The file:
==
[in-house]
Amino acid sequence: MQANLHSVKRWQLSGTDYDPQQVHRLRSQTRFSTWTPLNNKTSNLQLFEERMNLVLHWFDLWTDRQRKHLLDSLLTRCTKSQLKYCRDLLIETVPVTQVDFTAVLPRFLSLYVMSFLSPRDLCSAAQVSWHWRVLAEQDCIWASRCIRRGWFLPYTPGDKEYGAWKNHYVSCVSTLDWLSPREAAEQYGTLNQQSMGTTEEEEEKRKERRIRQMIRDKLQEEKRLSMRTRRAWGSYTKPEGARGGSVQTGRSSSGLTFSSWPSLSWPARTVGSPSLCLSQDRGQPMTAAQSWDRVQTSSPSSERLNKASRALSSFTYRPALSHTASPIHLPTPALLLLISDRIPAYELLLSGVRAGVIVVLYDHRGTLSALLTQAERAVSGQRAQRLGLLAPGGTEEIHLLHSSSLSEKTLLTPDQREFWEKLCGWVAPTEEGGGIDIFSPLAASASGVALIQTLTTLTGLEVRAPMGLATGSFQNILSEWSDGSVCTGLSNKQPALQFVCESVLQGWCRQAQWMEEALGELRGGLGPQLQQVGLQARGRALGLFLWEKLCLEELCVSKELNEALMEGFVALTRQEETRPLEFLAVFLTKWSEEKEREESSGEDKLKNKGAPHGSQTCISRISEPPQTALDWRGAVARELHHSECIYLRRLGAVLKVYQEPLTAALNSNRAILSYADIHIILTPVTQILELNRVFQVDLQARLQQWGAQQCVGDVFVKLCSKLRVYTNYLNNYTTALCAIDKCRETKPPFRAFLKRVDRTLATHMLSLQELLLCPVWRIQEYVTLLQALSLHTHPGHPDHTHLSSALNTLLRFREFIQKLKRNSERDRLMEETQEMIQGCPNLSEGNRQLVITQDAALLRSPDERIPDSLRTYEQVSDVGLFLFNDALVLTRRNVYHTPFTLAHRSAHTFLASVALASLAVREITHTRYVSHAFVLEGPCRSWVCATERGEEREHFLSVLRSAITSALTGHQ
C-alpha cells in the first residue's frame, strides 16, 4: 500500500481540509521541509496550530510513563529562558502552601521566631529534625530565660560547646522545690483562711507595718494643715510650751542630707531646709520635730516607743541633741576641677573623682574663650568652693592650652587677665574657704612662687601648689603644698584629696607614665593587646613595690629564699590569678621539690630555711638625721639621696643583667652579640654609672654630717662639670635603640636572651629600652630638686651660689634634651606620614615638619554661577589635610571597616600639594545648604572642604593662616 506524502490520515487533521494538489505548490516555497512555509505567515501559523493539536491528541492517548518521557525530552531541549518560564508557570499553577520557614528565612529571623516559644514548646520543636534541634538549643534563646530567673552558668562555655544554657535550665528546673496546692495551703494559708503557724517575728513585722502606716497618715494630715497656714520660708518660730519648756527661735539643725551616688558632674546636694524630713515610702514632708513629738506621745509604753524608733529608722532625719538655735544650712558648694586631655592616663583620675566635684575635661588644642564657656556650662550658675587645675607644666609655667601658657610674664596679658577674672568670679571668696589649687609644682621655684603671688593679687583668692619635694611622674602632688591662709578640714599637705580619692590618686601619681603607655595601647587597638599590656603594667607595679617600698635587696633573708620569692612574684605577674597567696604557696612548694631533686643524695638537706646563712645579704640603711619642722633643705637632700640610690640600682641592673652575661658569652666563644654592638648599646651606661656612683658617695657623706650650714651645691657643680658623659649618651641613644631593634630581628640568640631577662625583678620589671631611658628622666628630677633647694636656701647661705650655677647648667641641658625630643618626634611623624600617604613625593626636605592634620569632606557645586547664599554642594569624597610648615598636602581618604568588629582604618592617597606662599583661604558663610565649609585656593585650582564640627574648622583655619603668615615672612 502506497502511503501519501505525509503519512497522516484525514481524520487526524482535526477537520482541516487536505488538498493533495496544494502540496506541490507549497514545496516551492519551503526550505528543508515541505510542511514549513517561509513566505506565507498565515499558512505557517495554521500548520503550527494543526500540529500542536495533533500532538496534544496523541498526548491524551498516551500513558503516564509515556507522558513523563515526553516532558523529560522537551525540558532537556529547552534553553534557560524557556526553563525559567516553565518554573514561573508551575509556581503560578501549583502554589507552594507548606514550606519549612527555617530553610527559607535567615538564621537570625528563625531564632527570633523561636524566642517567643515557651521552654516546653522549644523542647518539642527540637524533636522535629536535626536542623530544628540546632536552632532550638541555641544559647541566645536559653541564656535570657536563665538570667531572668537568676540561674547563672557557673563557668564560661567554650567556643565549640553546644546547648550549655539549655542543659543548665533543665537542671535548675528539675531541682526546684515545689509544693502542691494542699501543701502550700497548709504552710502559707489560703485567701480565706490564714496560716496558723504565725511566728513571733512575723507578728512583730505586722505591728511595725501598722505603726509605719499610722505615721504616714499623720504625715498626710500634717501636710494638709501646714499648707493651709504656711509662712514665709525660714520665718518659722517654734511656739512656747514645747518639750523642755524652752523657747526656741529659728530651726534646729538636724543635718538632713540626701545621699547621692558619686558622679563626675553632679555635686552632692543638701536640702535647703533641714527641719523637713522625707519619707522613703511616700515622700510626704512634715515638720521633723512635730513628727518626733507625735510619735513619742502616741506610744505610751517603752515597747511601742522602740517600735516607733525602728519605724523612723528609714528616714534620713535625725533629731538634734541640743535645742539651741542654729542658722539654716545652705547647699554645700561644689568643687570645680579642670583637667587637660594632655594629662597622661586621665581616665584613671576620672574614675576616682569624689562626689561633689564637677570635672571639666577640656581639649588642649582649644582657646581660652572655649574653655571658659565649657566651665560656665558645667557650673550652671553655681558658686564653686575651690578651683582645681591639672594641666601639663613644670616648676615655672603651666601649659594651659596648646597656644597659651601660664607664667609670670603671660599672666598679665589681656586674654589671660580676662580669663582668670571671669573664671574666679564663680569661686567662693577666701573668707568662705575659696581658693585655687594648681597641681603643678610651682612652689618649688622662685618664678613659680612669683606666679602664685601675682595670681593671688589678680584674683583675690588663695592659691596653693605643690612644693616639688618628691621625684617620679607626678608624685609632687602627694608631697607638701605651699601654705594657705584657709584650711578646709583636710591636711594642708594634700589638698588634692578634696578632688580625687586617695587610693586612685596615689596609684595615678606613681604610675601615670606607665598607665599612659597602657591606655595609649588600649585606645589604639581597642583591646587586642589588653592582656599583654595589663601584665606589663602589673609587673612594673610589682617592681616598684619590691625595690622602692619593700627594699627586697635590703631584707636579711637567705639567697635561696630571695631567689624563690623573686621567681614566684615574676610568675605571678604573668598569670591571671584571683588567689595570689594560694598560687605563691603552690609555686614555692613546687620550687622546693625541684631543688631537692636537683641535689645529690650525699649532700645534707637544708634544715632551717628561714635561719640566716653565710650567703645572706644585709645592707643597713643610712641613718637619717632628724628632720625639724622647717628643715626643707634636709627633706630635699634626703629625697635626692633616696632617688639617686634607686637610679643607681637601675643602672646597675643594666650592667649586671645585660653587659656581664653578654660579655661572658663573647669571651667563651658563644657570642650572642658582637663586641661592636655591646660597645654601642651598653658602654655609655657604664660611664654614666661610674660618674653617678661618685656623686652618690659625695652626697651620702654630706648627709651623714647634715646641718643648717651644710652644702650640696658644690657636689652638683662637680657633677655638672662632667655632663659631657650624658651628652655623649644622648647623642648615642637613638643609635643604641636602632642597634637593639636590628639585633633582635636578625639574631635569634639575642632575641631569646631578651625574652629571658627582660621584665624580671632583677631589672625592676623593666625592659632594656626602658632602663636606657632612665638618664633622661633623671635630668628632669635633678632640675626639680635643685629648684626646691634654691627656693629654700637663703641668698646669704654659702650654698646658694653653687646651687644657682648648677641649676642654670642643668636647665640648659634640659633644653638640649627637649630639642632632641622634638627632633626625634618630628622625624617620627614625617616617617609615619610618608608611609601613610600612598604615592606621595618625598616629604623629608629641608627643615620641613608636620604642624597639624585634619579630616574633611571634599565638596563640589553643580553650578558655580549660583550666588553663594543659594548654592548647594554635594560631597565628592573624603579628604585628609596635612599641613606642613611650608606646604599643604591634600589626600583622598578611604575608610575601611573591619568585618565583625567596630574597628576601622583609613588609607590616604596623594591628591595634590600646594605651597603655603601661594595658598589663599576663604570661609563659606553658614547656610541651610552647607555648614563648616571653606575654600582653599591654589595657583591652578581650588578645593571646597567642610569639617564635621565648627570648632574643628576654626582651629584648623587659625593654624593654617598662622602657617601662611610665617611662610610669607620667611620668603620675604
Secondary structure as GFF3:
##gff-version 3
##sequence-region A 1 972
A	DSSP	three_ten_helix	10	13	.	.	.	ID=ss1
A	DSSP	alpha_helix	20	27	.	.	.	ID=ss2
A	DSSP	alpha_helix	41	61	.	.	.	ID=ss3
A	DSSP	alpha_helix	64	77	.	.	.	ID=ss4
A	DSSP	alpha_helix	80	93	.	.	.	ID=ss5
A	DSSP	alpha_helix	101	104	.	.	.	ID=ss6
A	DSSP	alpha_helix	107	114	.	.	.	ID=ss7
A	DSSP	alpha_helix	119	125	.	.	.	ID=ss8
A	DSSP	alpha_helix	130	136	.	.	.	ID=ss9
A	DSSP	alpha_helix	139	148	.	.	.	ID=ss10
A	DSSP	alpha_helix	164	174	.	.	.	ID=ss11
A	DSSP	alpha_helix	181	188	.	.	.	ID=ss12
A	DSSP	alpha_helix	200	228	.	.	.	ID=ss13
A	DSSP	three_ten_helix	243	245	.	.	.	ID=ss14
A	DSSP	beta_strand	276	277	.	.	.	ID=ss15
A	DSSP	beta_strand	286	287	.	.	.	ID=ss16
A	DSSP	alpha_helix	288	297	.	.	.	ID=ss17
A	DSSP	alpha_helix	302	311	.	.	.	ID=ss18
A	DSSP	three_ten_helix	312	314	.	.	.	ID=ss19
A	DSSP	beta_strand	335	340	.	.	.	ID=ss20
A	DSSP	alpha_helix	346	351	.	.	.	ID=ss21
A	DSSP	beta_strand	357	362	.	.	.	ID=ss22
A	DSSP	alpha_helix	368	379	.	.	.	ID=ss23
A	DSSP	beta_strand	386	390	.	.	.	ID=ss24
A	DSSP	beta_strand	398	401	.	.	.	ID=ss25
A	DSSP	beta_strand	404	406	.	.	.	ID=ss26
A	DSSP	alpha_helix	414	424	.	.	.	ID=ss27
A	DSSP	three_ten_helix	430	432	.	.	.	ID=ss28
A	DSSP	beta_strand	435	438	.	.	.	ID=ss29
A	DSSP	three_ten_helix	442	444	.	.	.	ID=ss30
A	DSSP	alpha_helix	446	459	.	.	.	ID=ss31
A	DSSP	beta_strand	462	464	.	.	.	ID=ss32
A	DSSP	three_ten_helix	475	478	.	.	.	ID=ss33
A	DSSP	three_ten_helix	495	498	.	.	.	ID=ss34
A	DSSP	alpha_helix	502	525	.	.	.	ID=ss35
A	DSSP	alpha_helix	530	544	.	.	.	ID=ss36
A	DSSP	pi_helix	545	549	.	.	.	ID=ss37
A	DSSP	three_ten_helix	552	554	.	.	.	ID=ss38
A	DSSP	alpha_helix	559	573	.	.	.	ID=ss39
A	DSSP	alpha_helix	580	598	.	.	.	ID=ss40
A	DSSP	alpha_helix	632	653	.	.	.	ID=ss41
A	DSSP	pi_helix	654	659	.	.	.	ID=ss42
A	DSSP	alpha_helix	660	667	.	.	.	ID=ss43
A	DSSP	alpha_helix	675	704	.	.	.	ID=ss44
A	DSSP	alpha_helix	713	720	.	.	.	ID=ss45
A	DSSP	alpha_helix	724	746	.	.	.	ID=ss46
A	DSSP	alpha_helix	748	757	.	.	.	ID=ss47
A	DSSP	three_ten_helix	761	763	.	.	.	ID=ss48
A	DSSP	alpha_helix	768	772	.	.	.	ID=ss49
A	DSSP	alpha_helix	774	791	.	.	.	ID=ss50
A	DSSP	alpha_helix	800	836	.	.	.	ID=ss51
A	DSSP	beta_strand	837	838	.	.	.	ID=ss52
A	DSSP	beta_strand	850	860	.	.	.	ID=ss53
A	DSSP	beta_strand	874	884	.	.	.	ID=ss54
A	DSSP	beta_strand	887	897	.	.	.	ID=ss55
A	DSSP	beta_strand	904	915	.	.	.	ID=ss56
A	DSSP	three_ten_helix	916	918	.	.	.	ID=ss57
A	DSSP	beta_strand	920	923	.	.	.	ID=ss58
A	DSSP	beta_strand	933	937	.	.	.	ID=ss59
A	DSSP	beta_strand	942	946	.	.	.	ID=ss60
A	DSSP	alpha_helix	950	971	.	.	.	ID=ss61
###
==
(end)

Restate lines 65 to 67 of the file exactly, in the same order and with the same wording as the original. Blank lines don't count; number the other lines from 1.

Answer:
A	DSSP	beta_strand	933	937	.	.	.	ID=ss59
A	DSSP	beta_strand	942	946	.	.	.	ID=ss60
A	DSSP	alpha_helix	950	971	.	.	.	ID=ss61